From the ancient practice of parboiling rice, which helped eliminate beriberi disease – caused by a vitamin B1 deficiency – in Asia; to soaking, dehulling, cooking, fermenting, and extrusion-cooking legumes for more digestible proteins and starches, processing changes have helped transform foods into better sources of nutrition. To be fair, we must also acknowledge that food processing technologies have no doubt enabled the mass-scale production of nutrient-poor foods that can be detrimental to consumers’ health if consumed in excess. All this to say, food processing technologies are neither wholly “good” nor bad”.
What gives me hope is that I know the food industry is an amazing innovation engine that leaps into action as it sees a well-defined problem, and internal champions can build a viable business case for the solution. Rising concerns about obesity have driven some businesses to take clear actions. In response to front-of-pack (FOP) product-labelling regulations and associated consumer demand, more than 1,500 items, or 20 percent of all products sold in Chile, for example, have been reformulated since a national food-labelling policy was adopted two years ago. Increased consumer demand has also led many businesses to voluntarily look for methods to cut sugar out of their products, such as yoghurt in the U.S., with several brands announcing plans to cut sugar content by 20 per cent or more.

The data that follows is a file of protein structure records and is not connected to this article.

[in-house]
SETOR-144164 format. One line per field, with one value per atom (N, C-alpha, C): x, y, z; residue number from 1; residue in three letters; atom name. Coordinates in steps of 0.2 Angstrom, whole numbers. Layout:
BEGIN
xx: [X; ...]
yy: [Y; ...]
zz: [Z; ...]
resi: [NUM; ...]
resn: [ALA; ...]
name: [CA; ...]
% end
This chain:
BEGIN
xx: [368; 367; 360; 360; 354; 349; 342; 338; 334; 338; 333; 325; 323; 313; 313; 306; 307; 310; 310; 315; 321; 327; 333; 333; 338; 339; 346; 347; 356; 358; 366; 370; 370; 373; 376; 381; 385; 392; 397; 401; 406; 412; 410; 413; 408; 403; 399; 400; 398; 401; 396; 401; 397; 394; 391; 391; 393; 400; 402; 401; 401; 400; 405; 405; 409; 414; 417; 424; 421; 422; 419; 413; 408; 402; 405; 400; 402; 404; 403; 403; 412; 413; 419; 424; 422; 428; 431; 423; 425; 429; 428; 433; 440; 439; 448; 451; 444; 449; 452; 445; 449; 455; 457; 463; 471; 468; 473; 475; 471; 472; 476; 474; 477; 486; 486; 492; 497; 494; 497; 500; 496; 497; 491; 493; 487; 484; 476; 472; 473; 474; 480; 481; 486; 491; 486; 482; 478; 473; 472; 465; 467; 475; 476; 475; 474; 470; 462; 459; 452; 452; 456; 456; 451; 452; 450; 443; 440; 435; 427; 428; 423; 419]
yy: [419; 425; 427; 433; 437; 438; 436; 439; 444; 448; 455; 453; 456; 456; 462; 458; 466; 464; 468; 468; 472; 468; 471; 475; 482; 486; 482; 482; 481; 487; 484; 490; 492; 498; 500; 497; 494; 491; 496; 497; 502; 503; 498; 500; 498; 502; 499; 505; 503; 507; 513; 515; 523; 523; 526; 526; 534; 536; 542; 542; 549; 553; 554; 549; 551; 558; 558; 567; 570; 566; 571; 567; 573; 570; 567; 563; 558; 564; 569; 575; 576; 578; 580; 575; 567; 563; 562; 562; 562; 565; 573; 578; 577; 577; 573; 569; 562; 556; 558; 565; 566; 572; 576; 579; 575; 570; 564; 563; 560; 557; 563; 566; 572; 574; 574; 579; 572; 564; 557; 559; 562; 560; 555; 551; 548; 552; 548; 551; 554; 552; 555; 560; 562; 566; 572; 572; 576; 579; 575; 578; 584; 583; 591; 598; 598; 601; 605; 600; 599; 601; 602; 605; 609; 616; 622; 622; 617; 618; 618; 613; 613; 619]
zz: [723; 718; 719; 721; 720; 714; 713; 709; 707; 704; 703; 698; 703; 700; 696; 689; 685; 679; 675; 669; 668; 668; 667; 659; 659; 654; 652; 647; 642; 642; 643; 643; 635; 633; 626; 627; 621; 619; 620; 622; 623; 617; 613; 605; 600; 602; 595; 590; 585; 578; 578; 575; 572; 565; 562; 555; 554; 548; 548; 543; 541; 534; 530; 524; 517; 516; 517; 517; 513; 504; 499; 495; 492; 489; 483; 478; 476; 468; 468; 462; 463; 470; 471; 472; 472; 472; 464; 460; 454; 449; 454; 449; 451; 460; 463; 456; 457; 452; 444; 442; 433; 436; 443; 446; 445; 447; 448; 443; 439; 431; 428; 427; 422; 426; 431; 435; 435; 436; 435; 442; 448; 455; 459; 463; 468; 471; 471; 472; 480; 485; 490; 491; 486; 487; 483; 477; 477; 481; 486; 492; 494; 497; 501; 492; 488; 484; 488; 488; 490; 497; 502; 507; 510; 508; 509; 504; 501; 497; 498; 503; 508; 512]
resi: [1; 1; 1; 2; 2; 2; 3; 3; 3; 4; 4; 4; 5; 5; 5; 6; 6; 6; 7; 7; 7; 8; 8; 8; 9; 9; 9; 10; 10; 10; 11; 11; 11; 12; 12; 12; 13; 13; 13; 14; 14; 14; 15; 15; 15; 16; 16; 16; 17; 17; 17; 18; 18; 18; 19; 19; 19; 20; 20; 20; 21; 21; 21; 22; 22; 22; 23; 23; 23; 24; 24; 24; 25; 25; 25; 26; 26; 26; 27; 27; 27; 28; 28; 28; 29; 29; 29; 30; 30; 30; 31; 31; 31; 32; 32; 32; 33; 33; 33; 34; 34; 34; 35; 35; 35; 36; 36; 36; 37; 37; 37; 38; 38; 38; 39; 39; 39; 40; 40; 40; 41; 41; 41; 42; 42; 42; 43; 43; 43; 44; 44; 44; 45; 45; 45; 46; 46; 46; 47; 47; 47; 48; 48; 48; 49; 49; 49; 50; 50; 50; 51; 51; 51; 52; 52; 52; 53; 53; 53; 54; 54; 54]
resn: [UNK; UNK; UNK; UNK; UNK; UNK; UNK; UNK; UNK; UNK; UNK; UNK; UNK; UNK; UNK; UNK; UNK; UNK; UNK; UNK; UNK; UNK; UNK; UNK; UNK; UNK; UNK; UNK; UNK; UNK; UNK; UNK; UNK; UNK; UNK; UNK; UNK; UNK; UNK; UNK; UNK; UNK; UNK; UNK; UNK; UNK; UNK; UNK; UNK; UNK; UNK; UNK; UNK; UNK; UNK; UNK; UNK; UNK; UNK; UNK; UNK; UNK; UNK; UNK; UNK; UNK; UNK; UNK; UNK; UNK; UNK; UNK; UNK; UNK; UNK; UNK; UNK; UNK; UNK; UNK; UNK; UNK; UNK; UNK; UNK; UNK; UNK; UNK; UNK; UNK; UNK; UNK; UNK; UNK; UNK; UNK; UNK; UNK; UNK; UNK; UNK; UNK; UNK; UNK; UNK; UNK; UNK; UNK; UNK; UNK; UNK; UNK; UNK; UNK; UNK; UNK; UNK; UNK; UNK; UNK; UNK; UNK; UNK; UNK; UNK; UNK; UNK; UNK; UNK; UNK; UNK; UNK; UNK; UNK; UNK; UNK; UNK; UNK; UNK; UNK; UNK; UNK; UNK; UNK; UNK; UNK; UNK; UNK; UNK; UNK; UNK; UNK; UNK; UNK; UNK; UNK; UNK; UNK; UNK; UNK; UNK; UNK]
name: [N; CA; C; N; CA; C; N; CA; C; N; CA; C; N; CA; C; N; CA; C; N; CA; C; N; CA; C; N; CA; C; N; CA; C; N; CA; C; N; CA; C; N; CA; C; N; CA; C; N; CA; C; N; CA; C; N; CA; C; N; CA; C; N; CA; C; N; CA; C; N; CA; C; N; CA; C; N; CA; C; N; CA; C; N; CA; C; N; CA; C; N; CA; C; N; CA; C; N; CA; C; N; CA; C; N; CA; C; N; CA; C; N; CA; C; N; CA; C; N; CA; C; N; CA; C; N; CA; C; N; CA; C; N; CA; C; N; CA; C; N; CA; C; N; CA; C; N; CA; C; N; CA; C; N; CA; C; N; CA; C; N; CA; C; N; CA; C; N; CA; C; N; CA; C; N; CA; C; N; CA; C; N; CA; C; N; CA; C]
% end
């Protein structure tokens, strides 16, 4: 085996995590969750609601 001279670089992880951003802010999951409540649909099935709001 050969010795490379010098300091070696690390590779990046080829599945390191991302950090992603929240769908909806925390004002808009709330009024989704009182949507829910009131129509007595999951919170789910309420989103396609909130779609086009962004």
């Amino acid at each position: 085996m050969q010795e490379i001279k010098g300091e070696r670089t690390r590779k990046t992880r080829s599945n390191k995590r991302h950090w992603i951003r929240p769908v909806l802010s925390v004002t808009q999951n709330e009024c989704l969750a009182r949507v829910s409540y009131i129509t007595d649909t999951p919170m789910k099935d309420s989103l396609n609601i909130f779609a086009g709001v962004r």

A need to scale up for the Base of the Pyramid (BoP)
However, there is still more work to be done, especially in low- and middle-income markets. The same push that led manufacturers to reduce sugar in yoghurt in the West has not yet reached developing countries in Africa and Asia. More than 10 years after its approval as a food additive, and a large-scale commercial launch, only four percent of the global new products containing stevia were launched in South/Southeast Asian or sub-Saharan African markets.
Photo credit: Prashant Panjiar, Bill & Melinda Gates Foundation